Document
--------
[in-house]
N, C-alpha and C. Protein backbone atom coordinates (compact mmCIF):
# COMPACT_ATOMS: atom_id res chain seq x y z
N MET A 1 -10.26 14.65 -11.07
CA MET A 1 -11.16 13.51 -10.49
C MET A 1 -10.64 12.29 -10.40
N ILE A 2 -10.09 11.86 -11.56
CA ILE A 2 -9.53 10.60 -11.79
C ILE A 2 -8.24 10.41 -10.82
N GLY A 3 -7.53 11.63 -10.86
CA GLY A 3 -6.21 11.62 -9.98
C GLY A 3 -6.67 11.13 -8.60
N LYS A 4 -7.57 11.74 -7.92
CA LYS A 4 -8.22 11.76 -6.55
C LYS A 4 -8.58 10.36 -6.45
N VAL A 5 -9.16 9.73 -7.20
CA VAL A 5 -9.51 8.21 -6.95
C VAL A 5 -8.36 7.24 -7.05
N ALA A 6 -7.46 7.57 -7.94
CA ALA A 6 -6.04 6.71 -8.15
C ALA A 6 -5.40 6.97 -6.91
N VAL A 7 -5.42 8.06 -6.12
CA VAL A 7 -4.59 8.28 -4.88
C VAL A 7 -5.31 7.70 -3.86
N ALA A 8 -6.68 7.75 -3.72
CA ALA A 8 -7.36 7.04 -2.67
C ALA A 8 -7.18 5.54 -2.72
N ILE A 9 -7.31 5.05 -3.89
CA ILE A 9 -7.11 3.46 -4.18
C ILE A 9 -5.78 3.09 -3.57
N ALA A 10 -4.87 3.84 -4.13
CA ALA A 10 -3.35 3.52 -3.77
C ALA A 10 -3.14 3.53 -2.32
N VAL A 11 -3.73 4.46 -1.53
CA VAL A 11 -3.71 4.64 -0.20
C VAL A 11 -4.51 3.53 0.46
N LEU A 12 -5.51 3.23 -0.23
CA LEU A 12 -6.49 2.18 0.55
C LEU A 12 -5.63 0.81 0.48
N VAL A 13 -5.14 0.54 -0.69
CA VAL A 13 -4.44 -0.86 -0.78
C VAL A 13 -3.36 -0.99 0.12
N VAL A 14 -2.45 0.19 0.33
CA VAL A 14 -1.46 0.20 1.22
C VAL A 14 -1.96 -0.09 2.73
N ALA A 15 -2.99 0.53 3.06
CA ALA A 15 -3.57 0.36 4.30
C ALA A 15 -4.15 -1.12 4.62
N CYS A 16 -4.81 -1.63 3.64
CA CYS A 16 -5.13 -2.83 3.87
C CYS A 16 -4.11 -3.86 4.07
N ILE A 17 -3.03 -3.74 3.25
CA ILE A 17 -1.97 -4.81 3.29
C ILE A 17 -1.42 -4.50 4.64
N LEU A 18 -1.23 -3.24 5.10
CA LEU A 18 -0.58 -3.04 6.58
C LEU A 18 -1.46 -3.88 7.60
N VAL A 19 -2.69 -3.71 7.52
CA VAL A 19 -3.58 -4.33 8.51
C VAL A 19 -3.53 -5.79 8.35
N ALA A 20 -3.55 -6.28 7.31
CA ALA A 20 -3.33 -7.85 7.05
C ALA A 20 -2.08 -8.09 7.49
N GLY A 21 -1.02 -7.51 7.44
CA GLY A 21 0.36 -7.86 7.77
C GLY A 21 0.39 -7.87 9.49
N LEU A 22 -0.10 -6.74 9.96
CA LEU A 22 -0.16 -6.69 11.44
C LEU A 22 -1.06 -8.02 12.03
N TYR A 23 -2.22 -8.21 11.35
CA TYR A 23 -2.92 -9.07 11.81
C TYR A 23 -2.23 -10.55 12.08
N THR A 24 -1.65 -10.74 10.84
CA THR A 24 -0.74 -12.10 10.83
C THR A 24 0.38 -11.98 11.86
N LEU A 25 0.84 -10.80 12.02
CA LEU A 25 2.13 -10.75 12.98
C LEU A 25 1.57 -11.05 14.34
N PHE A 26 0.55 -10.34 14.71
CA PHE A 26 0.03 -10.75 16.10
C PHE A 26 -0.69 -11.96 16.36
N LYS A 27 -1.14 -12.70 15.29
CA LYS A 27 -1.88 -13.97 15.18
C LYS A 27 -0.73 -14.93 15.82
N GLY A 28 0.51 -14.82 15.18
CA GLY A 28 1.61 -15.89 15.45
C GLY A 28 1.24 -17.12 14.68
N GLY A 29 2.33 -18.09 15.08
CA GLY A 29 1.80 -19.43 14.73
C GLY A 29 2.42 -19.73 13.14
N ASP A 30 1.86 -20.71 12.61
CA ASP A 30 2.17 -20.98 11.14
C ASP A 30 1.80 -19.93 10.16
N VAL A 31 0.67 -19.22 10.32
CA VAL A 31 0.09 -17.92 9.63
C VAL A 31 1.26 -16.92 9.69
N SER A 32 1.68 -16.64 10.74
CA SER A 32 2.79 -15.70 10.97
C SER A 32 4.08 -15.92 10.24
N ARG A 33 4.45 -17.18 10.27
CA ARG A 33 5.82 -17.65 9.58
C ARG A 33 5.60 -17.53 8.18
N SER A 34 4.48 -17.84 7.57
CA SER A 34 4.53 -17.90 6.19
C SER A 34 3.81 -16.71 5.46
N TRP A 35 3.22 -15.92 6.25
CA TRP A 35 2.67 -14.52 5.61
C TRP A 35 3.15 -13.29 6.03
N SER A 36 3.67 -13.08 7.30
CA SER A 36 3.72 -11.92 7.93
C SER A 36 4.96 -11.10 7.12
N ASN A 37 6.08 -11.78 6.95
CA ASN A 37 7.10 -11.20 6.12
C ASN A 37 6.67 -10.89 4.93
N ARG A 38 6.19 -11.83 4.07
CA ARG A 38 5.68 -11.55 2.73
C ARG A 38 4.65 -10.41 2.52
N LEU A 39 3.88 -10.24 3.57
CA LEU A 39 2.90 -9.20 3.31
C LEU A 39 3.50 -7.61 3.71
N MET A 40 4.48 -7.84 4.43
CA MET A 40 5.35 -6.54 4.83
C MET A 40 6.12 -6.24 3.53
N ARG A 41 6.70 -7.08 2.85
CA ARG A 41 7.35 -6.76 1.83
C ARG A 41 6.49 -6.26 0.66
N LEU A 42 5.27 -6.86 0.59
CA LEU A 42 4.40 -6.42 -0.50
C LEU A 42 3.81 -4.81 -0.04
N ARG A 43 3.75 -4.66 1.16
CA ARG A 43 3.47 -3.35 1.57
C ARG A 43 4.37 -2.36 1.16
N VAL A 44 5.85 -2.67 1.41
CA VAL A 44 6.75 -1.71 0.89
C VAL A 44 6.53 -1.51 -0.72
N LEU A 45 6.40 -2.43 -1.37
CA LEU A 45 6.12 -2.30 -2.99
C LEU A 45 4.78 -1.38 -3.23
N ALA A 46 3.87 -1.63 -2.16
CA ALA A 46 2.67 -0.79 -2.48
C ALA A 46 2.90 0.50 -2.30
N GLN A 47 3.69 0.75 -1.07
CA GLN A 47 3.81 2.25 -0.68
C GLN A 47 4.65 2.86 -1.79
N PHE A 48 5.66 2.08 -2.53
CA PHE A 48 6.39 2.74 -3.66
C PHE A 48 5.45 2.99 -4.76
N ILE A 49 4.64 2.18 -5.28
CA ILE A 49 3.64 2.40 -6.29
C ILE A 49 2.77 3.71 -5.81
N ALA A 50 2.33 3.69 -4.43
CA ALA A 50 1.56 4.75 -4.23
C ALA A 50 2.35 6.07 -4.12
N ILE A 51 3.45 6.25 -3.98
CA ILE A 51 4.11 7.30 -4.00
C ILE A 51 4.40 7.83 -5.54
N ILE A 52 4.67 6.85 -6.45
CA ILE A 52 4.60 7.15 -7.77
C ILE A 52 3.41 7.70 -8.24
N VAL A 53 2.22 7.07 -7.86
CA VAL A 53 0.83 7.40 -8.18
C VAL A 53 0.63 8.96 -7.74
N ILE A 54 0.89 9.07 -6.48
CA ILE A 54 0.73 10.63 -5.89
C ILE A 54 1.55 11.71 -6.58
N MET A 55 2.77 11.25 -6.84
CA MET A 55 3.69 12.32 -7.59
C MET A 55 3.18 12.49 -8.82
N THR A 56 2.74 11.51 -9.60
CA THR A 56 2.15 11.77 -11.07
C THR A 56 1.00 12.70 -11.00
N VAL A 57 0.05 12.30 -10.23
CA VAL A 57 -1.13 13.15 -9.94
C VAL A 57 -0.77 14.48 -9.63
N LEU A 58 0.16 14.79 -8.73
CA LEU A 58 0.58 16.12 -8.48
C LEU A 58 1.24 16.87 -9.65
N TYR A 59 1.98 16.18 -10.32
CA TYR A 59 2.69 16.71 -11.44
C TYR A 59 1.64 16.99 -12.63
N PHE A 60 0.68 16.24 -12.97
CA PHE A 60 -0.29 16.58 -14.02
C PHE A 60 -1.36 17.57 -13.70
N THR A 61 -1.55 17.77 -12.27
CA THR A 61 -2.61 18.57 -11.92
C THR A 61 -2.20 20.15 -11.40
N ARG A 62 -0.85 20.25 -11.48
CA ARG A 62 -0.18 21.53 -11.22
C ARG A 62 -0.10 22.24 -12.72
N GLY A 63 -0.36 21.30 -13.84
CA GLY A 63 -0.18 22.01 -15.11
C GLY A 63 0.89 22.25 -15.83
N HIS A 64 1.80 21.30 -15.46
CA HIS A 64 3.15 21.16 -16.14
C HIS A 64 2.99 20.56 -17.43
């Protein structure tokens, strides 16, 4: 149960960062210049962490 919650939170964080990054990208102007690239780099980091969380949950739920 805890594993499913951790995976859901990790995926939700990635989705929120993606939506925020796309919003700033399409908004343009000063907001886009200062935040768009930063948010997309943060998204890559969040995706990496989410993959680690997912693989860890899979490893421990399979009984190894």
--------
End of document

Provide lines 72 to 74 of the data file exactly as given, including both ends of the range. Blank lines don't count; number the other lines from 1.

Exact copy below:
C TYR A 23 -2.23 -10.55 12.08
N THR A 24 -1.65 -10.74 10.84
CA THR A 24 -0.74 -12.10 10.83